In an attempt to step my Linux game up, I’ve been setting up an Arch server. It’s been a great learning experience. The wiki (https://wiki.archlinux.org) has been an invaluable resource. Arch is beautifully simple, and that simplicity allows the 15 year old hardware it is installed on (single-core Pentium 4 with 1GB RAM) to run just as fast as my 3 year old laptop (quad-core AMD with 4GB RAM). I love it.

With the “all you have is what you install and configure yourself” mentality that underpins the simplicity of Arch comes a lack of security, however. For example, there are no preconfigured host-based firewall rules. You have to write your own, and that means you have to understand how iptables works — but that’s probably a good thing.

For those who may not know, iptables is the firewall software used by everyone and their mother in the world of Linux. It is made up of five tables: raw, filter, nat, mangle, and security (although the nat and filter tables are the ones most commonly used, with filter being the default table). Each table consists of chains (which are made up of rules to be applied in the various stages of packet processing).

The filter table has three built-in chains: input, output, and forward. So for incoming packets, the rules in the input chain are applied. The nat table also has three chains: prerouting, postrouting, and output. The rules in the chains are parsed sequentially, starting at the top. Rules define two things: matches and targets. Matches are the conditions the packet has to satisfy before being sent to a target. Typical things to match on are the source and destination interfaces and protocols. Targets can be other user-defined chains (with more matches and targets), built-in targets (e.g. accept, drop, queue, return), or target extensions (e.g. reject, log).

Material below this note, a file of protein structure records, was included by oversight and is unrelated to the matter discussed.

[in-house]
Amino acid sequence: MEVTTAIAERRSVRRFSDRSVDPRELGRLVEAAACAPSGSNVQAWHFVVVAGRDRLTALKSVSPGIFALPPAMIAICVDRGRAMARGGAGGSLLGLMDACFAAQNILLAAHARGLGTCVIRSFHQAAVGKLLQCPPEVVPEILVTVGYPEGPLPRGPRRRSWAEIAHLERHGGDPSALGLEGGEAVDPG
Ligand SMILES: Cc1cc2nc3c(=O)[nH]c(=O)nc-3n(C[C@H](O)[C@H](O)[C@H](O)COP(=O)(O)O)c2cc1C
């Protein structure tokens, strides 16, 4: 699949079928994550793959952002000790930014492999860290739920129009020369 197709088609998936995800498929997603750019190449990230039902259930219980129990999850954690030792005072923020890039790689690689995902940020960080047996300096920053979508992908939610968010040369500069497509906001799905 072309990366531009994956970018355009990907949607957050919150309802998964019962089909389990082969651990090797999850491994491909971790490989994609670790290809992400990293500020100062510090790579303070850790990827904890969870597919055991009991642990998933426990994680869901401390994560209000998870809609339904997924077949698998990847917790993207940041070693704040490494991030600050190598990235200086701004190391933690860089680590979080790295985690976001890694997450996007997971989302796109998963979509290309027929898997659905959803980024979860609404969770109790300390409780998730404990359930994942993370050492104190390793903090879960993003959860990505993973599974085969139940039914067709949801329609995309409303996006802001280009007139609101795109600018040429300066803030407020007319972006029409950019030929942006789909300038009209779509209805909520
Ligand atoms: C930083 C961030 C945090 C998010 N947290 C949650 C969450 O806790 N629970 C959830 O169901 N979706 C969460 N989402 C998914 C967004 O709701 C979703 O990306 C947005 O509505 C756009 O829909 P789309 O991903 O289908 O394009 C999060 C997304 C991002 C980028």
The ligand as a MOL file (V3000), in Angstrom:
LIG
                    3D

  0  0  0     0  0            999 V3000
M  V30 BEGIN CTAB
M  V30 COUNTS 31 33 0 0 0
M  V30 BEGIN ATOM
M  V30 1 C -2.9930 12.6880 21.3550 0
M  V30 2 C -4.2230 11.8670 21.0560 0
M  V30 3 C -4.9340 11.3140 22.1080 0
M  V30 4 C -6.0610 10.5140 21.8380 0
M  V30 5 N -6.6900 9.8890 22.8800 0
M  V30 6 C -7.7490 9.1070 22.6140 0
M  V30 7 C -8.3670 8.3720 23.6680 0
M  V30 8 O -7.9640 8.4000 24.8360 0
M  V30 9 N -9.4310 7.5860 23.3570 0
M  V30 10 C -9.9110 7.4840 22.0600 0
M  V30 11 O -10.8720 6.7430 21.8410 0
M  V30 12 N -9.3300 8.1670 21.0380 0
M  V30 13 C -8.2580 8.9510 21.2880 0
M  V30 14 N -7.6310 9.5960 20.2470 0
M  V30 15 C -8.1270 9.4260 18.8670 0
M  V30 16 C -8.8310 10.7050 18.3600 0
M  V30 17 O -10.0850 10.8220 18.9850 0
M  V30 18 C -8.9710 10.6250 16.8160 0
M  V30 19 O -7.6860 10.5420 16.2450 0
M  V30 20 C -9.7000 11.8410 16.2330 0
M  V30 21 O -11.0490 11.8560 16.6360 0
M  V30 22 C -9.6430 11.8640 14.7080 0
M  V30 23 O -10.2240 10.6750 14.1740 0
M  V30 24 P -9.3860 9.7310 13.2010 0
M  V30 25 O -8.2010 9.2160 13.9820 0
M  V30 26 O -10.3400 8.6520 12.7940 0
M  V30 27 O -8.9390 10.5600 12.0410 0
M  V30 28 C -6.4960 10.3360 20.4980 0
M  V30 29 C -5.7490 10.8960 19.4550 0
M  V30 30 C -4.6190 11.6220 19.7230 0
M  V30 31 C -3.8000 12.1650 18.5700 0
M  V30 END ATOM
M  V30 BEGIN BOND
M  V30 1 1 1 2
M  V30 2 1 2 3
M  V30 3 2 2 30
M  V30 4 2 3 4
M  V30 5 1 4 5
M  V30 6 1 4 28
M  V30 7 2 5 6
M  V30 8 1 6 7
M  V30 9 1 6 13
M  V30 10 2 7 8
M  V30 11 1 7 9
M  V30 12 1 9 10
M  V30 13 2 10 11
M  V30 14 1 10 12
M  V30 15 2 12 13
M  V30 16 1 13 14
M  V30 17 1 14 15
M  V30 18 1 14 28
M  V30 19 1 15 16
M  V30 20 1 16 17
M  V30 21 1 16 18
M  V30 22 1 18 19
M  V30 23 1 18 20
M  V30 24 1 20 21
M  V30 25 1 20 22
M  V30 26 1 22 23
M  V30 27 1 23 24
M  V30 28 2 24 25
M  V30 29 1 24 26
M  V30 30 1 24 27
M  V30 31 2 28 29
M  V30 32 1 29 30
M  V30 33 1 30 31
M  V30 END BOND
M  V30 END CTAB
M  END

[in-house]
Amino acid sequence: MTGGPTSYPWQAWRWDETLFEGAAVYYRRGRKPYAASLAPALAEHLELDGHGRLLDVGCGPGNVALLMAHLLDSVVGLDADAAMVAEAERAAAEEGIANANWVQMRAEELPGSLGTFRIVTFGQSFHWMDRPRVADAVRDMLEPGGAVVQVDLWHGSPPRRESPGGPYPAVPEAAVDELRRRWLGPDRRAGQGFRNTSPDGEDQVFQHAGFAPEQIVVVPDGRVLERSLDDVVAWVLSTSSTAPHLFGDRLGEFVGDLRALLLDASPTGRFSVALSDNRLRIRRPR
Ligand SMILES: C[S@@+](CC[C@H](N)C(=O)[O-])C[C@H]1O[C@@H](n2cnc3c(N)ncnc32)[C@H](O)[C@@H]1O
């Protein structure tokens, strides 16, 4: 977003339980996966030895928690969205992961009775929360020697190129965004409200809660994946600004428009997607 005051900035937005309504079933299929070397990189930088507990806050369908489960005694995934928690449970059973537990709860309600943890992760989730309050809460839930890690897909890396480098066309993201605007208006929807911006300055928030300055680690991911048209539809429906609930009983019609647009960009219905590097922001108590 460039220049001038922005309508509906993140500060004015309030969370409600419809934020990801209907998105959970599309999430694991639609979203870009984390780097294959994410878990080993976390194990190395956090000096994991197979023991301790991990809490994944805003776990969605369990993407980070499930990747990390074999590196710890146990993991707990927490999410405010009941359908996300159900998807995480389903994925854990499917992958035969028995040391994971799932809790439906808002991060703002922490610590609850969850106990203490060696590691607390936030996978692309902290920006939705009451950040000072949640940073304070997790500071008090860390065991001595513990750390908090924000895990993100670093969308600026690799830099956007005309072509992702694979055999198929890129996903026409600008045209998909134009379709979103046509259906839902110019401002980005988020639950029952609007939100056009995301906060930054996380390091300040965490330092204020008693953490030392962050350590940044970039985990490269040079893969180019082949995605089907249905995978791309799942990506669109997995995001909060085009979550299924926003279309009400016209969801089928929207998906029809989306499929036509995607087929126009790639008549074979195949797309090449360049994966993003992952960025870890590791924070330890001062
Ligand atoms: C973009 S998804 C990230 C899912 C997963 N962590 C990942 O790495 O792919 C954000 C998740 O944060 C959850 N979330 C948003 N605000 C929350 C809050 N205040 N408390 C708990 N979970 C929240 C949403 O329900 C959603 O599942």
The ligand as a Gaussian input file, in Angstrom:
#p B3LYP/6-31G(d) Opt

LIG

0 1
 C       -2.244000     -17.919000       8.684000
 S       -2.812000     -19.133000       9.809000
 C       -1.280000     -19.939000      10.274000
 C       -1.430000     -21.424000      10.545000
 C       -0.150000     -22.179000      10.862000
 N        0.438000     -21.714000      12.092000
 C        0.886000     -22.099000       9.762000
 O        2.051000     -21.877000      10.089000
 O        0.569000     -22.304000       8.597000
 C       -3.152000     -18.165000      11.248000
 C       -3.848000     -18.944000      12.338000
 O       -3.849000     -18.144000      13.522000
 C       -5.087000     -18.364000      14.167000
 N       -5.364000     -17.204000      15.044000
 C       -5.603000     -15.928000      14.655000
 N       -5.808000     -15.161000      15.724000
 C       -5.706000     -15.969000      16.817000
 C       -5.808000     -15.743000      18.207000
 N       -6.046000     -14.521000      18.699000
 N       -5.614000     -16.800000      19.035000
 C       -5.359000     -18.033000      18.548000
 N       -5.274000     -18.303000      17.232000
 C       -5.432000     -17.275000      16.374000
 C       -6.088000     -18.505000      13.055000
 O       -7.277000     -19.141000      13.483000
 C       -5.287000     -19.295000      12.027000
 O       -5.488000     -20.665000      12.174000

Extensions? Yep, iptables is extensible. Modules can be added to increase functionality beyond the default. For example, the conntrack module allows iptables to do stateful inspection. So how do you use it? I’m glad you asked. Assuming you just want to use the default filter table, it’s just a matter of adding chains and rules to /etc/iptables/iptables.rules and starting/enabling the service via systemd (e.g. systemctl {start|enable} iptables).